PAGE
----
TITLE:   WebGL Experiments

CATEGORY:   WebGL, Creative Coding

DATE:   December, 2015

TOOLKITS:   Javascript, WebGL, GLSL, Three.js, HTML5


In December of 2015 I took a class in NYU's Computer Science department which was Taught by the renowned Ken Perlin.  Perlin is famous for developing the Perlin noise algorithm, for which he won an Academy Award for Technical Achievement for creating procedural textures for the original Tron film.  The class served as an introduction to WebGL and producing hardware-accelerated computer graphics for the web.  In the beginning, we focused on writing and implementing our own shaders (vertex and fragment) using the GLSL language, before moving on to to create our own WebGL Javascript library and workflow.

URL:   The experiments are all online and can be found HERE

CODE:   GitHub Repo


Starting with Fragment Shaders is a good introduction to the power of leveraging your computer's GPU to render graphics to the HTML5 canvas. Because fragment shader code is run for every pixel on the canvas, it's possible to create relatively complex visuals and animations using relatively simple GLSL code.  The experiments presented below are all done using only 4 vertices, by drawing two simple triangles.  Click on any of the images to go to the live version.


The principle of raytracing works by "shooting" a ray from the position of the viewer, often called the eyepoint, into the scene.  We define geometry, for example a sphere, inside the fragment shader using a GLSL vec4(x,y,z,w) which contains the x,y, and z positions, as well as the sphere's radius.  Again, because the fragment shader code executes for every pixel in the canvas,we compute whether or not the ray intersects with the object for each pixel.  We can then compute the surface point on the sphere, for that pixel, and from this we can determine the surface normal at that point. The surface normal helps us determine what at what angle the light makes contact with the surface.  This allows us to add diffuse shading, shadows, reflections, and to create procedural surface textures.  Click on any of the images to go to the live version.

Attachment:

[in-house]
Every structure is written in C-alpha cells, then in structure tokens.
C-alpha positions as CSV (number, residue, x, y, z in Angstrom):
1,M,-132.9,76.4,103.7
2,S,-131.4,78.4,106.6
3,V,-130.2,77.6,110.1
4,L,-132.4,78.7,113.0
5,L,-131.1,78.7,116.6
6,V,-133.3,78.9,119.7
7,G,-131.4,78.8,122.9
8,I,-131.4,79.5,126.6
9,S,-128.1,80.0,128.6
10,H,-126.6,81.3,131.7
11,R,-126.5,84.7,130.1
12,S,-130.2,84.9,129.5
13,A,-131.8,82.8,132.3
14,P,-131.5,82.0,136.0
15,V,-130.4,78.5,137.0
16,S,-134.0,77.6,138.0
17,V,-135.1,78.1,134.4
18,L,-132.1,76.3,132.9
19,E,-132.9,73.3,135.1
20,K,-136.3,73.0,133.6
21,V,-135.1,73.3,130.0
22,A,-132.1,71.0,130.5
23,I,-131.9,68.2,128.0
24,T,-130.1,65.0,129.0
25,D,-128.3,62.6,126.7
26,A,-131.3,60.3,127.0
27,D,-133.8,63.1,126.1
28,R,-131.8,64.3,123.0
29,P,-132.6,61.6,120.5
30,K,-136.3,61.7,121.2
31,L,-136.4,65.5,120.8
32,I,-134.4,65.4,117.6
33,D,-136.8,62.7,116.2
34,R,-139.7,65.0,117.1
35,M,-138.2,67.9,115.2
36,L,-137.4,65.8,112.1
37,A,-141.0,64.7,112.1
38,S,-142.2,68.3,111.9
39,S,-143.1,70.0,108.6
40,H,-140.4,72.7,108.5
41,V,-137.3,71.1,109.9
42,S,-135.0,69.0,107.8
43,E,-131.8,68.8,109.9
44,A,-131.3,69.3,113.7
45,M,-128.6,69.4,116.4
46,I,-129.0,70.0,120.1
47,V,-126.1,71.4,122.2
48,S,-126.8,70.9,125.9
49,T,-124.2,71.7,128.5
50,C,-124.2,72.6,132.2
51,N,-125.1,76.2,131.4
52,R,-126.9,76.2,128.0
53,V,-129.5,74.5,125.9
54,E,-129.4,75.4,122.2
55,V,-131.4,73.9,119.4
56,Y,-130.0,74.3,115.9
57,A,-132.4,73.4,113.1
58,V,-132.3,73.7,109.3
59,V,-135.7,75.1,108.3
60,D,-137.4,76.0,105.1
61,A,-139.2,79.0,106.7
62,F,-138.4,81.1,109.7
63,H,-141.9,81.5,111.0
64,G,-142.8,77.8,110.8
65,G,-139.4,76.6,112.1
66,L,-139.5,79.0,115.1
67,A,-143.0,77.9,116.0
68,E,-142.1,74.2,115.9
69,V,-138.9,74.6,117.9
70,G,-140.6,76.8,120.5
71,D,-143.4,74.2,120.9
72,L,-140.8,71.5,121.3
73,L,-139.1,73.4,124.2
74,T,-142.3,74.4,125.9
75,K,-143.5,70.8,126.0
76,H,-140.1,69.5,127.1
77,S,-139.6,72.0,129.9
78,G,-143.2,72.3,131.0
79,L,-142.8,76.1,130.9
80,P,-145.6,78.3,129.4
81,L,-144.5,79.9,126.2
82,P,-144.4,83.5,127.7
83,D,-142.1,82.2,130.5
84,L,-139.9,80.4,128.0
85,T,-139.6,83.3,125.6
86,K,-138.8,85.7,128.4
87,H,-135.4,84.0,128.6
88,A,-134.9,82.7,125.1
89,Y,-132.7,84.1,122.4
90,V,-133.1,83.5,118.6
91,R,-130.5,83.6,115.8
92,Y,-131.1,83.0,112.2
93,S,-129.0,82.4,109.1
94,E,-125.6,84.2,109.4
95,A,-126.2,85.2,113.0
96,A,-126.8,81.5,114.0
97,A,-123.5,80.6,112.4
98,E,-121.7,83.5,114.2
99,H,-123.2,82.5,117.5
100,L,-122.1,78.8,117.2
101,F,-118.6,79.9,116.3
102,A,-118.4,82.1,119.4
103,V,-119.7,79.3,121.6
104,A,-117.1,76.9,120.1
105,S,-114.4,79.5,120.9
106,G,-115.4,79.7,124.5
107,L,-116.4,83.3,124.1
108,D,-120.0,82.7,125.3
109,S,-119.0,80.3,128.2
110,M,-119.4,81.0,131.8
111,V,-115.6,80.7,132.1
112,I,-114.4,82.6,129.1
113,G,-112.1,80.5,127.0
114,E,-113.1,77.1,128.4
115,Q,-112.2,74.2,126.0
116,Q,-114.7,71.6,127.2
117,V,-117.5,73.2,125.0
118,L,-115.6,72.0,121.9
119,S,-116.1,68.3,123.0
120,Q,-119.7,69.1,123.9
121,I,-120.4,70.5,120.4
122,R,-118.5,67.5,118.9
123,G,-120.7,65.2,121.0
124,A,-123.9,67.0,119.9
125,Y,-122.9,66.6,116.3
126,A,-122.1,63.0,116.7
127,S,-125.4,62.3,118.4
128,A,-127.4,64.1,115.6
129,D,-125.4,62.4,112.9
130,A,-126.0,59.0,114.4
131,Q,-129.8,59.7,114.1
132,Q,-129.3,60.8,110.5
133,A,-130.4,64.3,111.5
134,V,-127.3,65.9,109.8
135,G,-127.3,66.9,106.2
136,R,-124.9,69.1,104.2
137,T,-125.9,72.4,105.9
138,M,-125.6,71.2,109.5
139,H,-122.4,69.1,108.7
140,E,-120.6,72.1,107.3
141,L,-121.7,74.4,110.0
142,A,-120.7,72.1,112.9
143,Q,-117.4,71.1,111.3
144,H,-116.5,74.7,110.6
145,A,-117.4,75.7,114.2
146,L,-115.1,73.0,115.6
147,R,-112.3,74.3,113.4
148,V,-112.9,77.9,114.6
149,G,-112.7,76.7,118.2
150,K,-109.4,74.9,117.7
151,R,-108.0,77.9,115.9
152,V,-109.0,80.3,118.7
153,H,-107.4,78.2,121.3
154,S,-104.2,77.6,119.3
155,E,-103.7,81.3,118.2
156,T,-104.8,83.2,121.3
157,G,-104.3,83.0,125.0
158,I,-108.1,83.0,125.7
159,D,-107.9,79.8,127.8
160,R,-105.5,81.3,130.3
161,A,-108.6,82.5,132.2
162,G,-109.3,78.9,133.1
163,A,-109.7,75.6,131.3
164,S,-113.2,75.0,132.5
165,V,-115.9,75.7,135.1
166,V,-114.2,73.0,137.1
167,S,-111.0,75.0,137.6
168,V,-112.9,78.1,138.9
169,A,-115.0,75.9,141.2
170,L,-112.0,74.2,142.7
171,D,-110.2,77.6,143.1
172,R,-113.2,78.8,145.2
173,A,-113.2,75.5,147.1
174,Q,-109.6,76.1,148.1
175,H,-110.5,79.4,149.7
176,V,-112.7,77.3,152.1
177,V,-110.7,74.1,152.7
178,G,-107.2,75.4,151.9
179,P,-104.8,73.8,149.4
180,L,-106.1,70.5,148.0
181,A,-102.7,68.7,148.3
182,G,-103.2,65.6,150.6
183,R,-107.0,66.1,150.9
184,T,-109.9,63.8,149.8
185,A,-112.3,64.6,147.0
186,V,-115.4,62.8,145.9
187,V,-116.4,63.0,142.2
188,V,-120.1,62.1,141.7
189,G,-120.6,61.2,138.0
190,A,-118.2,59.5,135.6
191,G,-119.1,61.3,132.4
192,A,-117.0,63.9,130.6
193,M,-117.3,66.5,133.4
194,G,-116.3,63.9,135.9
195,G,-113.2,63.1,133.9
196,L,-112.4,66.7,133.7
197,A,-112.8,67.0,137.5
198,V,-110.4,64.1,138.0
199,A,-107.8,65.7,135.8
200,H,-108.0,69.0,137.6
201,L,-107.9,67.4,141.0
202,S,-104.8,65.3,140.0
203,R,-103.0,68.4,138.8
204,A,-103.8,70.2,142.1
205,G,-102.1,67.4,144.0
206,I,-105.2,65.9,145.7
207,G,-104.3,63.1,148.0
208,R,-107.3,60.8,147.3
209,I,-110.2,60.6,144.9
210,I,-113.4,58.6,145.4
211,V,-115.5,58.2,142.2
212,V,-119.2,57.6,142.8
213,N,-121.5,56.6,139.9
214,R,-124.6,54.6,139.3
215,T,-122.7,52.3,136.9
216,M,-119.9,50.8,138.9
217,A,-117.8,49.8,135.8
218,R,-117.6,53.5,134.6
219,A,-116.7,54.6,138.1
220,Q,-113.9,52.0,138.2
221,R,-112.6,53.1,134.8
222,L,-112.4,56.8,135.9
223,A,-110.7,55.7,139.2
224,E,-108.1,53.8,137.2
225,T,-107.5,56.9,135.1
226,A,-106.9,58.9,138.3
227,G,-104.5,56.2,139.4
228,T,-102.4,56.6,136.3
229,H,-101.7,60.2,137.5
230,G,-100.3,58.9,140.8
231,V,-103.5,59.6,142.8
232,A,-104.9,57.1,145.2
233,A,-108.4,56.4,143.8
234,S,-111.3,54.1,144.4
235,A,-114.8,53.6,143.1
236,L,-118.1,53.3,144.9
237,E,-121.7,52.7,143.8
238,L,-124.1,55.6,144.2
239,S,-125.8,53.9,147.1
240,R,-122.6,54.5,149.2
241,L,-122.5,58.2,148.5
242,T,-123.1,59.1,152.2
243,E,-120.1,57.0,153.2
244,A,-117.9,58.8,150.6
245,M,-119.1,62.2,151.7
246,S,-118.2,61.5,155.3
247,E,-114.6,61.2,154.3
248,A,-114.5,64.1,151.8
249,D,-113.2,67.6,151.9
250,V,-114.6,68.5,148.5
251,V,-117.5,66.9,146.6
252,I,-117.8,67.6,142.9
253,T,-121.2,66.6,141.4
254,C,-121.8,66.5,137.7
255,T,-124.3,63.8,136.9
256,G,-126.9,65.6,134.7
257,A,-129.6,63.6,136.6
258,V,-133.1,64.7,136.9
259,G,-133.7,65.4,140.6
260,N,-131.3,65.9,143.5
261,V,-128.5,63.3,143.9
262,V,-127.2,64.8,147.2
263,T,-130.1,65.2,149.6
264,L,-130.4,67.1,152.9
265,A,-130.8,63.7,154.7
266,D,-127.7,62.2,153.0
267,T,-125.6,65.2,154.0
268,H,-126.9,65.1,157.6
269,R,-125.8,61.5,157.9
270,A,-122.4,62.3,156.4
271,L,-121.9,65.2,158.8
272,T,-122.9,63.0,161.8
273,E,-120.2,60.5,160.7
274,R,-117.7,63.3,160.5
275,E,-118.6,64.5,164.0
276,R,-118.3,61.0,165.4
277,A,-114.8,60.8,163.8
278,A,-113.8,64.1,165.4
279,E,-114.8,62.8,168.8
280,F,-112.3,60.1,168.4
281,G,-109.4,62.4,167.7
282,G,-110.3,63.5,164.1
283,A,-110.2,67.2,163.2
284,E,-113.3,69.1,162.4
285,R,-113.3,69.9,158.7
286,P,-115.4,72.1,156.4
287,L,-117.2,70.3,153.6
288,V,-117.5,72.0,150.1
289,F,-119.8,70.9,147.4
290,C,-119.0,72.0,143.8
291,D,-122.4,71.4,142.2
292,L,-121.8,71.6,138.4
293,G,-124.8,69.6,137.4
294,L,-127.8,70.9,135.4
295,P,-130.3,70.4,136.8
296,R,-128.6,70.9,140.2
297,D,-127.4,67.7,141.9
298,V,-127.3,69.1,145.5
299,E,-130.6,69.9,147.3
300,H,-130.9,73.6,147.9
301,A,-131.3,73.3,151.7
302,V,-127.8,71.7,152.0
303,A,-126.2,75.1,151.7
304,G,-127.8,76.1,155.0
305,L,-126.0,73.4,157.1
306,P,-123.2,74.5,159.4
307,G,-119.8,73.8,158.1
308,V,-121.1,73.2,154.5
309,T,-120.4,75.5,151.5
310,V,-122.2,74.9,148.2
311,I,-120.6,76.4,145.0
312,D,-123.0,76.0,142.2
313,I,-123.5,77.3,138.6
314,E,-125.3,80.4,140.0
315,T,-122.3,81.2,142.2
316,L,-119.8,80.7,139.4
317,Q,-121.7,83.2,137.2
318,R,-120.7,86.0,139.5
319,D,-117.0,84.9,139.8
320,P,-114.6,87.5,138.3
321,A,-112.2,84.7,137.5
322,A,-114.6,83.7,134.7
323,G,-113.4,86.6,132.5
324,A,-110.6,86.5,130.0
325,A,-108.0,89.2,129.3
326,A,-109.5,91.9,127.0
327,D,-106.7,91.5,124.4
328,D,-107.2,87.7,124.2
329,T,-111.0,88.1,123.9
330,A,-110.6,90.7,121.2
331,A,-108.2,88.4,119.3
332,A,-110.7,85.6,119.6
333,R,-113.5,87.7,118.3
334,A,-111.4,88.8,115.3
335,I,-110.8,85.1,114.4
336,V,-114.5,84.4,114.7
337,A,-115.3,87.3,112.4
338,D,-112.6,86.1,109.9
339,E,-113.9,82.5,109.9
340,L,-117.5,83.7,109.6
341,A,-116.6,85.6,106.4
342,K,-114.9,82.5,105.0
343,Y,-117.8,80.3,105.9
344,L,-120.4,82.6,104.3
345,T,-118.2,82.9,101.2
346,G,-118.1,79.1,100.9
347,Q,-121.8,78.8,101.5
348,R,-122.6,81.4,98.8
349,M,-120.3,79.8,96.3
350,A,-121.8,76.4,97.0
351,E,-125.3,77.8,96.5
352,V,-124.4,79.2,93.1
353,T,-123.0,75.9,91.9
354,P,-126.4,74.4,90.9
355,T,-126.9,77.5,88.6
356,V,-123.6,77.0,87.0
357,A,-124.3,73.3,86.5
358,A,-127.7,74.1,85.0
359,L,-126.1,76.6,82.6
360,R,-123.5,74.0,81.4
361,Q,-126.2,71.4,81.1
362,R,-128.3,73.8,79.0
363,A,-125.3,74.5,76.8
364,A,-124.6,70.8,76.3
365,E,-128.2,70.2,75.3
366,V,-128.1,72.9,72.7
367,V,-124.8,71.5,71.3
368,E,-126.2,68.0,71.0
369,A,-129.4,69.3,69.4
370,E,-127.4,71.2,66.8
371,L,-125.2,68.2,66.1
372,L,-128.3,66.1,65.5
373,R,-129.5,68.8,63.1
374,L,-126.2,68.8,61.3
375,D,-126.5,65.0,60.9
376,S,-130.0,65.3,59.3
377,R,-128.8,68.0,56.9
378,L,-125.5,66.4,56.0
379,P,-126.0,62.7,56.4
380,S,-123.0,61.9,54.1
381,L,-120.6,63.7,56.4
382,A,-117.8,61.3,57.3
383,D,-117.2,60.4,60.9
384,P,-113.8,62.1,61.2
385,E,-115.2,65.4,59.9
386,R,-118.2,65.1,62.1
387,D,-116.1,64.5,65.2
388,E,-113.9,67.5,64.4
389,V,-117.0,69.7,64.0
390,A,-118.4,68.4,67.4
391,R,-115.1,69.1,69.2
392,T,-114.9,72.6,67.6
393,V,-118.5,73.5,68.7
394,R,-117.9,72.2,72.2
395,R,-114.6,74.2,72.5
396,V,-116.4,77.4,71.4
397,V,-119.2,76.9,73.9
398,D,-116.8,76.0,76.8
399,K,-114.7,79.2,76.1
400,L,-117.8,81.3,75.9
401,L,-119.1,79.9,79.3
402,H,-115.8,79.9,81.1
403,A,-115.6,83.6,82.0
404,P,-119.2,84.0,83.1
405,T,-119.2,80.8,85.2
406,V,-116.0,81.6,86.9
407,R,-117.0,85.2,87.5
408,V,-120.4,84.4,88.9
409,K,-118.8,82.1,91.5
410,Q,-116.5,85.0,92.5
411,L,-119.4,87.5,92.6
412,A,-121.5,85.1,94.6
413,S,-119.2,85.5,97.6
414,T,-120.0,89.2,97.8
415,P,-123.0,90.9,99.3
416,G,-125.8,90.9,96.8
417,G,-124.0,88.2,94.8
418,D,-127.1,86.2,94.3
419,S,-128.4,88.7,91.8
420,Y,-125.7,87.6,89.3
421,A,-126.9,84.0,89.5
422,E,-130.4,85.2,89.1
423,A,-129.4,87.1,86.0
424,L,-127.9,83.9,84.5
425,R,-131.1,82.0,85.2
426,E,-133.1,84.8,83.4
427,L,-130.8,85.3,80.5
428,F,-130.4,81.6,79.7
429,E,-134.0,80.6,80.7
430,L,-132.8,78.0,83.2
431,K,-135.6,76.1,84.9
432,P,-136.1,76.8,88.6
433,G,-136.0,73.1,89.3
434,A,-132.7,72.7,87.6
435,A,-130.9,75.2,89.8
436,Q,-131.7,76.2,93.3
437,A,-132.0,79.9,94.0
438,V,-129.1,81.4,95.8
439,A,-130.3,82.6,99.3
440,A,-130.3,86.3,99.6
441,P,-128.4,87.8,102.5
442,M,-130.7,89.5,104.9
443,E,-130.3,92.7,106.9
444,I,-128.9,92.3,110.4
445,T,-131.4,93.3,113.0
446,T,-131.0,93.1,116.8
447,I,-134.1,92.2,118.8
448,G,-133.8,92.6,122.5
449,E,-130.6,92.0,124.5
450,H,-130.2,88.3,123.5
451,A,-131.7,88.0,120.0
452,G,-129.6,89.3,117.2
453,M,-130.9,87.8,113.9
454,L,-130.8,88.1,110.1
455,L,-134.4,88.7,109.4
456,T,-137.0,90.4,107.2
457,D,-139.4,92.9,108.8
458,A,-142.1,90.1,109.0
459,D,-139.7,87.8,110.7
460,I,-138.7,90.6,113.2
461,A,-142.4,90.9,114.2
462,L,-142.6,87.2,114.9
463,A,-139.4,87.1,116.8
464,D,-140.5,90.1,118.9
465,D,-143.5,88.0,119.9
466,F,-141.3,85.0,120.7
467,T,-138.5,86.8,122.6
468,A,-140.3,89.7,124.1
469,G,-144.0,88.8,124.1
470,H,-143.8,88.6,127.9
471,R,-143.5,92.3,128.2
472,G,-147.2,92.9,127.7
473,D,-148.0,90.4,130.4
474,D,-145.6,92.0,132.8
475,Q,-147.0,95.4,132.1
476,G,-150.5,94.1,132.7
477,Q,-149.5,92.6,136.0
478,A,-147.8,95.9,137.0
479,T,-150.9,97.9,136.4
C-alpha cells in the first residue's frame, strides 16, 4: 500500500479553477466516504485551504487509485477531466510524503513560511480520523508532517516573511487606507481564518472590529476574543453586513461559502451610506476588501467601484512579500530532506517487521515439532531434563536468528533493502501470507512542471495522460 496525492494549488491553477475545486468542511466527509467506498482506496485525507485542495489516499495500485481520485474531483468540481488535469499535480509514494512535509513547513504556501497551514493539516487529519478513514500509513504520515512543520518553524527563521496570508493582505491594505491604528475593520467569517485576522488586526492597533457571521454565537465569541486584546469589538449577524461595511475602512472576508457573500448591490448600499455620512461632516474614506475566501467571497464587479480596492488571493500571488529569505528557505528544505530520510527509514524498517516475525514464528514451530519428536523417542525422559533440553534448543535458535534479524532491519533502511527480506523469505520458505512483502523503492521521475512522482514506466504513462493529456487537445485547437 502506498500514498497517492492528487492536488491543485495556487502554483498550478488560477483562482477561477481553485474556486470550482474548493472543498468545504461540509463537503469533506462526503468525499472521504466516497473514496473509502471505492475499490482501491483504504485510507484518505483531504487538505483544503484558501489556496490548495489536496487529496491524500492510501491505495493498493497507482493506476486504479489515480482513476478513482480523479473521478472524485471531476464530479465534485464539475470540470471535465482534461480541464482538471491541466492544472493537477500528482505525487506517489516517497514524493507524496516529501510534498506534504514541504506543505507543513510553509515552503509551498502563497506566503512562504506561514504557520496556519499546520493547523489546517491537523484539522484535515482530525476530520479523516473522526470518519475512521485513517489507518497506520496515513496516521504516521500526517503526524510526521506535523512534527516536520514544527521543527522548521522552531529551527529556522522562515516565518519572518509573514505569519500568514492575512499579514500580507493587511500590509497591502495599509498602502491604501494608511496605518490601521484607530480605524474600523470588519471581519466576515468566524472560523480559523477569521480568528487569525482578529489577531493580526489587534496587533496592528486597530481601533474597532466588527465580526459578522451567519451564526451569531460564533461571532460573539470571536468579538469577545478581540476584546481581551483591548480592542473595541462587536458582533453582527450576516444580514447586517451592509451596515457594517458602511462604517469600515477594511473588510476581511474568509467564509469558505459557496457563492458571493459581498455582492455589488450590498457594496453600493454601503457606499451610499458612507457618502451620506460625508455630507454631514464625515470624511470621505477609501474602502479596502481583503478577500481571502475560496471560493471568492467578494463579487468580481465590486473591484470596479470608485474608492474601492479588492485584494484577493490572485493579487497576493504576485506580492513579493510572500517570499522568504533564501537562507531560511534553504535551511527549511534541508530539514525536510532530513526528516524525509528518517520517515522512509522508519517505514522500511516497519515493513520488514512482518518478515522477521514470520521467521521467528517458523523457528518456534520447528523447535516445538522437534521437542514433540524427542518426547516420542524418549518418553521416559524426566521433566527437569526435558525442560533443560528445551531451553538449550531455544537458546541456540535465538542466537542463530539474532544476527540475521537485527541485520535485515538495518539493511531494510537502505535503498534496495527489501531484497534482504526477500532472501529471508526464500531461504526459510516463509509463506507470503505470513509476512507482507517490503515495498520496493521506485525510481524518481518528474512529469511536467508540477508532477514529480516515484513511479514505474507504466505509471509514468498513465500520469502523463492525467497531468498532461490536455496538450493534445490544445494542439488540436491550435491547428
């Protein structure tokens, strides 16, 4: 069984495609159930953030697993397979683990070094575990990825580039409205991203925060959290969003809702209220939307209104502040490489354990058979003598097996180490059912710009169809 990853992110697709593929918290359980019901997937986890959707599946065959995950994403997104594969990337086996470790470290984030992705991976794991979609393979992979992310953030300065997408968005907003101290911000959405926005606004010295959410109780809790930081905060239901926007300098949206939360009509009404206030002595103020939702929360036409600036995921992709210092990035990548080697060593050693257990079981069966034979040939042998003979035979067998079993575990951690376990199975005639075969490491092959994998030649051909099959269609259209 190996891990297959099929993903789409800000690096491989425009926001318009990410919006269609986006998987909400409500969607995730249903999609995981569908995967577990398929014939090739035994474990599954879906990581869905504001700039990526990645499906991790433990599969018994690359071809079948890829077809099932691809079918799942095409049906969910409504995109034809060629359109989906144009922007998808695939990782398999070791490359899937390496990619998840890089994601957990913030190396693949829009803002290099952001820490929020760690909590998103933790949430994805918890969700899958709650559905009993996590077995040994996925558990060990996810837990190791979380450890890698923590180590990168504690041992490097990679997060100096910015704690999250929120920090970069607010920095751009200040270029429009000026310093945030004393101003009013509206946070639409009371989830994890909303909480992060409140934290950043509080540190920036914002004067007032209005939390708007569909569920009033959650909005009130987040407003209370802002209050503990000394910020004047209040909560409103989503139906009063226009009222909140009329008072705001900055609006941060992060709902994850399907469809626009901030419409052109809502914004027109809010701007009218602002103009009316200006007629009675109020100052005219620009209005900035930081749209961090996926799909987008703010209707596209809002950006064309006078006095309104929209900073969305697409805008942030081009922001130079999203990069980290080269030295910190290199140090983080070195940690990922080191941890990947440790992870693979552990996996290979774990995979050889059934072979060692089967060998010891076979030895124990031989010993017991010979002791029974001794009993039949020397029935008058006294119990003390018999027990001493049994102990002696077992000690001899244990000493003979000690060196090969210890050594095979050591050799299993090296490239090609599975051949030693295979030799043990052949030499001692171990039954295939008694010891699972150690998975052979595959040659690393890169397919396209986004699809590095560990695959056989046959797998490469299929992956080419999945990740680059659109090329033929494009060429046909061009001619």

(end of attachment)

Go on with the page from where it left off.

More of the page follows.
OpenGL, the framework on top of which WebGL is built, makes use of matrix math to perform transformations.  WebGL uses a homogenous coordinate system.  All the coordinate transformation information can be placed in a 4x4 matrix.  Libraries like Three.js have built-in functions for doing the transformations, but in order to understand the math behind these operations, we created our own set of functions for performing these transformations.  We used them to generate transform vertices in the coordinate space, to create a custom hermite spline editor, and to generate parametric geometry using an additional UV coordinate system.  Click on any of the images to go to the live version.


Three.js is a powerful 3D graphics library for the Web that utilizes WebGL.  The library has plenty of built-in features and standard material shaders, but still has the flexibility to allow you to write your own shaders.  The image shown below represents an experiment that uses standard Three.js geometry, with a custom vertex shader that applies Perlin Noise to the vertex positions, and a custom fragment shader that produces a procedural texture.  Click on the image to view the experiment live.